In regards to Slagstorm , you don't really need to be blocking things in the first place. Your opponent should be dead or close to it by the time they get to casting 6 toughness things (which is turn 3 at the soonest for most ramp decks). Also, it does deal damage to the opponent, though it's a 'choose one' card so you can't do both at the same time. To be honest, though, I don't think you need any sweepers at all in your deck, besides maybe Anger of the Gods since Dredge and Arclight Phoenix decks are all over the place. It's not like there are any go-wide creature decks that are faster than burn in modern, and as you said, killing your own creatures is kinda bad.

While we're on the topic, I noticed you needed some Tron/Scapeshift and graveyard hate in your sideboard. Molten Rain is great for Tron, and Tormod's Crypt and Relic of Progenitus are options for grave hate. Cards to deal with graveyards are especially important nowadays since gy decks have gotten a lot more popular recently, so I really suggest you play something for them.

Sorry for the long post, I spent too much time on this.

vorpalaxe on lava spike, vorpalaxe

1 month ago

thanks for your comment. i have not looked at the cards yet, so i appreciate you pointing these ones out. these are some good cards, and those traditional burn creatures are good, too. There is no reason to Light Up the Stage this kind of card will just slow down a potential kill, like Browbeat . Skewer the Critics definitely seems like it can shine in some situations, and i agree that it looks better than Vexing Devil . the thing about Vexing Devil is that it is the best first turn play. also, it is critical to play something on the first turn, and I would not change the mana curve. also, if I have a Searing Blaze or a two mana creature, it is critical to play it right away. In other words, Skewer the Critics is ideal on turn three after I play Searing Blaze , Viashino Pyromancer , or Keldon Marauders . thus, I am not convinced it will improve the deck. The creatures with haste are great. the problem is that they are 1 cmc. To keep the mana curve the way it is, I would have to trade out Vexing Devil , and/or Grim Lavamancer . My argument against that is this: Vexing Devil on the first turn will kill anything that can block it turn two, and survive. The opponent has to deal with it by taking 4 damage or wasting a removal. If I can get them to take 4 damage, my odds of winning are better than had I played Goblin Guide . If they remove Vexing Devil , then I am in an equal position. The only time Goblin Guide and Monastery Swiftspear seem better to me is when you can squeeze one or two extra damage through before the opponent plays a pro red creature. Slagstorm will kill all my creatures, and eliminates the option of casting Volcanic Fallout after combat damage, which enables killing a 6 toughness creature by blocking with Vexing Devil . the fact that it does damage to the player as well is important. every card i play that fails to damage to a player potentially slows me down a turn, or even two, if i top deck a land. thanks again. let me know what you think.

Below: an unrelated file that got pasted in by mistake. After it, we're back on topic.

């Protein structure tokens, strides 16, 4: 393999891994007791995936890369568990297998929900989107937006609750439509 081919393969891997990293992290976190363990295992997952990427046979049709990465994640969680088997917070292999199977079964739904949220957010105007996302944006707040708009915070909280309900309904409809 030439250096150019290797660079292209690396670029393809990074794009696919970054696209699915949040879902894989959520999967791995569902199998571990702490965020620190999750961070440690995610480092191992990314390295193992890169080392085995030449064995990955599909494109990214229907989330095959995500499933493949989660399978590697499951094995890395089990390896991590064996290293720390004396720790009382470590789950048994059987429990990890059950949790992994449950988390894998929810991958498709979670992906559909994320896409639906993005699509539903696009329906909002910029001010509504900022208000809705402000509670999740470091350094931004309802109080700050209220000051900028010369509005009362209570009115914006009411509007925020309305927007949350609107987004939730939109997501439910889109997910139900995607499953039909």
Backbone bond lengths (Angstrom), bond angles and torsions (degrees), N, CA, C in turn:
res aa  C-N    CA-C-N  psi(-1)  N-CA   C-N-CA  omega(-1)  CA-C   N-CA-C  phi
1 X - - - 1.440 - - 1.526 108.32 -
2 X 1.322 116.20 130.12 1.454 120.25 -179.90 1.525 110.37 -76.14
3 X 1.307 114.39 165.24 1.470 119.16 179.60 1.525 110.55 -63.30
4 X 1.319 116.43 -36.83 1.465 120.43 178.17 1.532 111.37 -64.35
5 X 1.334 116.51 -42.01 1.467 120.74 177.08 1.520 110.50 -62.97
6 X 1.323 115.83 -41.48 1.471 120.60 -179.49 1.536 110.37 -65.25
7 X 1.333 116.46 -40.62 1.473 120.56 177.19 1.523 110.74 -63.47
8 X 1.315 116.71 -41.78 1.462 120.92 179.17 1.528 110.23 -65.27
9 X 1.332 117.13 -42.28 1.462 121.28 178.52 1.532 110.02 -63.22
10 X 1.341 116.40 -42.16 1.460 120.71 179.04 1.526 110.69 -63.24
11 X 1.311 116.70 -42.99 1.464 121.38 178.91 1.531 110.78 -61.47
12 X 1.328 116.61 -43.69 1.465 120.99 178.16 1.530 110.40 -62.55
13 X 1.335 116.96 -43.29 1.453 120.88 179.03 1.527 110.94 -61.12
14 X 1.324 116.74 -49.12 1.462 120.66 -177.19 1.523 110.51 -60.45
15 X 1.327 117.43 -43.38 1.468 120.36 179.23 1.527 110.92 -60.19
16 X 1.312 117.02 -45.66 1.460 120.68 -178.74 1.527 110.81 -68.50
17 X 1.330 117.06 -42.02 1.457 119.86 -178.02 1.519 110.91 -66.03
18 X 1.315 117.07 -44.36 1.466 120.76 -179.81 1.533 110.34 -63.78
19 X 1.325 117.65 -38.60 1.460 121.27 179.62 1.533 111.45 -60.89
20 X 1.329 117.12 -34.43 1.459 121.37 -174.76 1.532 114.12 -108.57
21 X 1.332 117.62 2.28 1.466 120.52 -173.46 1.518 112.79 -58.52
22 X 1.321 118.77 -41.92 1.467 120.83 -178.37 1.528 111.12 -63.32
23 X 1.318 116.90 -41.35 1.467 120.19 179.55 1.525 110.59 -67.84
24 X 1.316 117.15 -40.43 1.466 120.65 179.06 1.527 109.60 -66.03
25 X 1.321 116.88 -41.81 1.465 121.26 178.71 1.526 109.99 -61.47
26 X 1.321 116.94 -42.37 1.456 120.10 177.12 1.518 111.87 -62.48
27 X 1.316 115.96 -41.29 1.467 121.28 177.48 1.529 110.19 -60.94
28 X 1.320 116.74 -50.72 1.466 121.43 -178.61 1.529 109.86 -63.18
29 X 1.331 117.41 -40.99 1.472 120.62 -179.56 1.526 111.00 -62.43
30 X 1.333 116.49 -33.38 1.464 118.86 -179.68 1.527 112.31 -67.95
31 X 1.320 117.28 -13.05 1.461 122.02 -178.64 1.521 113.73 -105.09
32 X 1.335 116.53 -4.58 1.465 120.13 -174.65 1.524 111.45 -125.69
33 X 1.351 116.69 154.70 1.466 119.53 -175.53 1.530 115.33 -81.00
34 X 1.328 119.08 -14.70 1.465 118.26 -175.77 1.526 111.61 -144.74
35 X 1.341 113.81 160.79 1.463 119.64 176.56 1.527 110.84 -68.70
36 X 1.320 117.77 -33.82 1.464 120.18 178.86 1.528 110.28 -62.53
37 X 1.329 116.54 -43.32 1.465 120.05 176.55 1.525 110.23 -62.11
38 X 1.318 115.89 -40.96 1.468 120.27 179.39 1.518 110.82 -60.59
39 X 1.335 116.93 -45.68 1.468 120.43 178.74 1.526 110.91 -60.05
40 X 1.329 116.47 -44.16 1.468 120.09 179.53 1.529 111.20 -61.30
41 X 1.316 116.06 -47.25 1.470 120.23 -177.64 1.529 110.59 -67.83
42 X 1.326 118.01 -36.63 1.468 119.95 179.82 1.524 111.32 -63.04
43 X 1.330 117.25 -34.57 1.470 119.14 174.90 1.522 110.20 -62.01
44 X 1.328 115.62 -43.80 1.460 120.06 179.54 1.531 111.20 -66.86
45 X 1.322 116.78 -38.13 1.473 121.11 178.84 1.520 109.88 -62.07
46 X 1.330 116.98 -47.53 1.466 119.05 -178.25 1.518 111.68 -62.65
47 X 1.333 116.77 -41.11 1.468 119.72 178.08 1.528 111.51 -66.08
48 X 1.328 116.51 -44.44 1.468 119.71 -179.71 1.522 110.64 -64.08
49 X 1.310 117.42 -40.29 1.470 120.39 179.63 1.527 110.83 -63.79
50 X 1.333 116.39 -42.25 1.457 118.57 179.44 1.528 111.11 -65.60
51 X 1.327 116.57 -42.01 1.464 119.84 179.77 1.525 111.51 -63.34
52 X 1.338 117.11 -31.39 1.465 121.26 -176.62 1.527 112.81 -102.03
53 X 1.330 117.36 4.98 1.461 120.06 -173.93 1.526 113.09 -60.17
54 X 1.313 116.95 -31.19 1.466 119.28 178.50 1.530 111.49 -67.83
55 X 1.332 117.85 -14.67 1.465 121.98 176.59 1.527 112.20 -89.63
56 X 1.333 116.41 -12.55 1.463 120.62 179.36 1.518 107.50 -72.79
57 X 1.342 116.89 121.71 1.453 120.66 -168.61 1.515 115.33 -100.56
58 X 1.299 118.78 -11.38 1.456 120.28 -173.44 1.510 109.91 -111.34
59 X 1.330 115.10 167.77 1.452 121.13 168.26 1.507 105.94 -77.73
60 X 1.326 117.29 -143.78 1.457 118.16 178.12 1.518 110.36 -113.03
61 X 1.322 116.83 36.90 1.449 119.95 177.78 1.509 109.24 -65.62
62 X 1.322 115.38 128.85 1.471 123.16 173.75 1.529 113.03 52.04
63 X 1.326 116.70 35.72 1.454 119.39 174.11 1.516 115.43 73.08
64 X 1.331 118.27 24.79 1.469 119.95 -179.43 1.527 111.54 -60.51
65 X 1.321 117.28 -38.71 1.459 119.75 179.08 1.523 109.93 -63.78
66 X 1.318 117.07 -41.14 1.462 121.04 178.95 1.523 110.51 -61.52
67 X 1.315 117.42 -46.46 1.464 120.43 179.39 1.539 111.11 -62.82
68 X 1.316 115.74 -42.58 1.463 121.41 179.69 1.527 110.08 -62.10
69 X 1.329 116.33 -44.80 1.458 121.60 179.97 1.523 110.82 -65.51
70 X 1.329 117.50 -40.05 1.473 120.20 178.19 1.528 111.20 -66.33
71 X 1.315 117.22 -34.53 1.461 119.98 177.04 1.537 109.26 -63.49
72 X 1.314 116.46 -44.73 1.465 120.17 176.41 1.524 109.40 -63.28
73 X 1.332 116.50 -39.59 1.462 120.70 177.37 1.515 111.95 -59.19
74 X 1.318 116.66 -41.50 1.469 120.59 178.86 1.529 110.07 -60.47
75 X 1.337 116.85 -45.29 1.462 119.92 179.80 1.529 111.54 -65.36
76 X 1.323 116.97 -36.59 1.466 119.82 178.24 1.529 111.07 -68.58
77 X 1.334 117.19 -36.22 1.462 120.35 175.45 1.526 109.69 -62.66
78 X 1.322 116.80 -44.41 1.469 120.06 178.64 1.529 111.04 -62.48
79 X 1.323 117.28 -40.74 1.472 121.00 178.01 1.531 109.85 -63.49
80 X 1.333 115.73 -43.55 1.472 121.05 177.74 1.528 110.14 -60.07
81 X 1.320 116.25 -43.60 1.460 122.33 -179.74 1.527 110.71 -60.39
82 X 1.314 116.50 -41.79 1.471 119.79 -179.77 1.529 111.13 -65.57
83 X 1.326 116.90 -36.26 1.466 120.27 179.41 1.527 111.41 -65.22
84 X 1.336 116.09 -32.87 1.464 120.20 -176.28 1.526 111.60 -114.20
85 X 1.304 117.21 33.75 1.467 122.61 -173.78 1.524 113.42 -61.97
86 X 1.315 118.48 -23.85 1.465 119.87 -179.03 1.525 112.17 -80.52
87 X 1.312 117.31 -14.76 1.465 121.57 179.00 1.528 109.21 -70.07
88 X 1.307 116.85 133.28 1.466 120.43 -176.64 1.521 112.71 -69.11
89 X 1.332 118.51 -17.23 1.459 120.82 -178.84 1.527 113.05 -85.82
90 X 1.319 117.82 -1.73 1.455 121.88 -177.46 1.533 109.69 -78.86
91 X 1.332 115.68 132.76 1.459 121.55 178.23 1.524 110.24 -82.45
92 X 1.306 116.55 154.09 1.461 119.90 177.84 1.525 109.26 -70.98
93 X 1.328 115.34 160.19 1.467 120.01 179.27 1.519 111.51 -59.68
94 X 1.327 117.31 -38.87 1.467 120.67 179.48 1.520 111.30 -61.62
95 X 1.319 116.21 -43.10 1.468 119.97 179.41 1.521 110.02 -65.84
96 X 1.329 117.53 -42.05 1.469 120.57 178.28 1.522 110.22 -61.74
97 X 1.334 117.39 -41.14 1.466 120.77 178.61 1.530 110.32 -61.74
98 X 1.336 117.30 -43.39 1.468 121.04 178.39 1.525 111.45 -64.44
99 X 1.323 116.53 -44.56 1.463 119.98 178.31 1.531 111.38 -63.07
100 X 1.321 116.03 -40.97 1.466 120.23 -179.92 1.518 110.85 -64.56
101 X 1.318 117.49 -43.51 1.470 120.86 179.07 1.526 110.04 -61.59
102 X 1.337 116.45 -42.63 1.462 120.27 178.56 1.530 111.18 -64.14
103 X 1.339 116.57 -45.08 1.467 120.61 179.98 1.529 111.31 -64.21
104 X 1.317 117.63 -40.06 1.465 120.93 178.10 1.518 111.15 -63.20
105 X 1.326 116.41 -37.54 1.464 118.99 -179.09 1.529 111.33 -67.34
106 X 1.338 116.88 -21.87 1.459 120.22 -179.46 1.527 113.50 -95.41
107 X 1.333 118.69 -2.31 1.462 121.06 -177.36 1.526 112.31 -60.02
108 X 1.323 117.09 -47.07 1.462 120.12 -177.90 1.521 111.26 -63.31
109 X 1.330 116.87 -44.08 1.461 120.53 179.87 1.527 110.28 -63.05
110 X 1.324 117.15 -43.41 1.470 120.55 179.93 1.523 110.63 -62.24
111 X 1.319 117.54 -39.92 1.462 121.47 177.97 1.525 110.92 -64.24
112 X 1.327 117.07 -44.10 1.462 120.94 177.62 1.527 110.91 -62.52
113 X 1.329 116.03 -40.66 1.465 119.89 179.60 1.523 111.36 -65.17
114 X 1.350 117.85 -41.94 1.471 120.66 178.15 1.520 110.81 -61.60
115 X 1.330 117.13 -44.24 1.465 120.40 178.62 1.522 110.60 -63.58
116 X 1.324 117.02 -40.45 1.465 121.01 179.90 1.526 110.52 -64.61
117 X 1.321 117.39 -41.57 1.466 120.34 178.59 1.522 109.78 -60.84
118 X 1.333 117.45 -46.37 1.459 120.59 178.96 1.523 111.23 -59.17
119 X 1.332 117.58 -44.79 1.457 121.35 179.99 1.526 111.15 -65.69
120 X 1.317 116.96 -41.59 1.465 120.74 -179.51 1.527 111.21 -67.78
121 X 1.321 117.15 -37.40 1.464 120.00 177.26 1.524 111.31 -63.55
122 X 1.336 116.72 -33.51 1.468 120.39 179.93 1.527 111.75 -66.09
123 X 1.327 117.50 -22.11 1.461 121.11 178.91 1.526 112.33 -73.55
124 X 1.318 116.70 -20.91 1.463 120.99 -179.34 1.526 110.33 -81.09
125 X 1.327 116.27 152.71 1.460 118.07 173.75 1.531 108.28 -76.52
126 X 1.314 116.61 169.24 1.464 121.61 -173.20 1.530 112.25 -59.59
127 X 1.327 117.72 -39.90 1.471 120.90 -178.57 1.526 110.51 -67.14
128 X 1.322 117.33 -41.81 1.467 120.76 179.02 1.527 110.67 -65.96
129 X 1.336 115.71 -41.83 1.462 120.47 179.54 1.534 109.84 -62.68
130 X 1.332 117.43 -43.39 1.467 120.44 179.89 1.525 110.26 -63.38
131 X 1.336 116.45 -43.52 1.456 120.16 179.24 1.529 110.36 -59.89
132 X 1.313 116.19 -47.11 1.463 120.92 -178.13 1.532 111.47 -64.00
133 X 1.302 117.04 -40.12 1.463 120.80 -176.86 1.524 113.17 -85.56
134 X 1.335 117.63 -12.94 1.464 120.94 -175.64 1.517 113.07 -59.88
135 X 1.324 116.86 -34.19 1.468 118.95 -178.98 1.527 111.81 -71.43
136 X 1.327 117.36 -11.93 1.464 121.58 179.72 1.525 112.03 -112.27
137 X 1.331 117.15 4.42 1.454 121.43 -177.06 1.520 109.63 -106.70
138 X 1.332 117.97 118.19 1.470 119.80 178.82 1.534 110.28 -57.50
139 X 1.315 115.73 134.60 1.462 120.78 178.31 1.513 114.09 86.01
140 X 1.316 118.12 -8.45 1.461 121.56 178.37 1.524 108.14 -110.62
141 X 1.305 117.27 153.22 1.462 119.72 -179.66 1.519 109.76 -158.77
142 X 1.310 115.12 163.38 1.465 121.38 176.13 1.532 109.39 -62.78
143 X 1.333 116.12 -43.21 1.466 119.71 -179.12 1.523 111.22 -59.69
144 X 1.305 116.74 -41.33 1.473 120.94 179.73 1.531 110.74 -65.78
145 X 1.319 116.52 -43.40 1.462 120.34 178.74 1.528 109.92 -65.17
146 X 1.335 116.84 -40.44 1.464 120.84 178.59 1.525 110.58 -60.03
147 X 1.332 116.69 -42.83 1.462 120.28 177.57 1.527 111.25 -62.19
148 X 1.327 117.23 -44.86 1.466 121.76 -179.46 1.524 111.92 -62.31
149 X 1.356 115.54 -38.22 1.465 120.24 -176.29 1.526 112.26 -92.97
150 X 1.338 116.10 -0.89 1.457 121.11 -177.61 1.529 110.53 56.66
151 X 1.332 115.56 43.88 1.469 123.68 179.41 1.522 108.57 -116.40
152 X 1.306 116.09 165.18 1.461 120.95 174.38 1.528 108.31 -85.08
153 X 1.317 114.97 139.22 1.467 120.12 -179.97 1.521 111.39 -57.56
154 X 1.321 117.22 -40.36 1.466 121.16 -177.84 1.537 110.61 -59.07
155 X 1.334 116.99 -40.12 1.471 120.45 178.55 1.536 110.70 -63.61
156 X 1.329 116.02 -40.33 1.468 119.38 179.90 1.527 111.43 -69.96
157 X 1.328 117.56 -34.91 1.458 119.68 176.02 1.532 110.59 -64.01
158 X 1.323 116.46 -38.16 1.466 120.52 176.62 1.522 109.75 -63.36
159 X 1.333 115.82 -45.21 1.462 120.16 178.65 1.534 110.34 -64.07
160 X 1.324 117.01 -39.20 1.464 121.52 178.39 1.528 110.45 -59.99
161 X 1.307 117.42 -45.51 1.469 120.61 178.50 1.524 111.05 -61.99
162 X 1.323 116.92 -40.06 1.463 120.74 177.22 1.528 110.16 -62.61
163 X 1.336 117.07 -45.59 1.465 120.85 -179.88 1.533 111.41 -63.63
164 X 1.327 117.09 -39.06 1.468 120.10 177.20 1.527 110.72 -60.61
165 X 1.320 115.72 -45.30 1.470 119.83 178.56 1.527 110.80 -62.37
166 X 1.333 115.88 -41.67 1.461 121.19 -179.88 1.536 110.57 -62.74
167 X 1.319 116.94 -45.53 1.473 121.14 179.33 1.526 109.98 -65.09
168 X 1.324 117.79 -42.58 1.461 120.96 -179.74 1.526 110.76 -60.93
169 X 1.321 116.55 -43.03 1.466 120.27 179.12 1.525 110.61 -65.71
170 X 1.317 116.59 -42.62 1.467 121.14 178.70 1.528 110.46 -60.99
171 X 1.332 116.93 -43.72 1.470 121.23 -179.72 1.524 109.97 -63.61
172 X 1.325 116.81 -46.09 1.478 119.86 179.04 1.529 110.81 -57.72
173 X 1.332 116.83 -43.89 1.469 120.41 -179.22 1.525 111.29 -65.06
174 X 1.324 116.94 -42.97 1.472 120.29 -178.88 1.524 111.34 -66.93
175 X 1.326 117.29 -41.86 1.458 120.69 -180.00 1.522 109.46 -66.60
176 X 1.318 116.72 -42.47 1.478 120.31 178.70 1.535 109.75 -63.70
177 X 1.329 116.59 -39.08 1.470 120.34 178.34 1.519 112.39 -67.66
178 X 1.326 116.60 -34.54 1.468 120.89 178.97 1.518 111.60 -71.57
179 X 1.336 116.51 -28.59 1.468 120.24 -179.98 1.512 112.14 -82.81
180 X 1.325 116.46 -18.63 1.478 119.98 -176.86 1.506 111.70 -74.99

Cereal_Killer on Flamio Hotman

1 month ago

I like the deck's idea, but, since you need to be very fast, why don't you replace Frenzied Rage with Madcap Skills and Short Sword with Bonesplitter ?

Then, I do not understand why Demanding Dragon should be usefull, I mean, it's true that's a 5/5 flying creature, but it's effect is not worth the mana you spend on him, in my opinion. Remember that is the opponent who chooses whether sacrifice a creature or lose 5. Basically you cast it and if you are lucky its effect would sort in something, but most of the times it won't and you've spent 5 mana on an easily removable creature. That's why I'd suggest some Lightning Bolt or, if you really like things that make your opponent decide something, Vexing Devil or Browbeat

Similar story for Dismissive Pyromancer : basically you have an easily destroyable creature, that let's you discard a card in order to draw one (and, since you don't have ways to draw cards, sometimes would not be so usefull) or, for the cost of 3 mana, deals 4 damage to an opponent and then dies. Is it worth?

Could Fatal Frenzy be usefull here?

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Browbeat occurrence in decks from the last year

Modern:

All decks: 0.01%

Red: 0.2%

Commander / EDH:

All decks: 0.01%

Red: 0.06%

Rakdos: 0.03%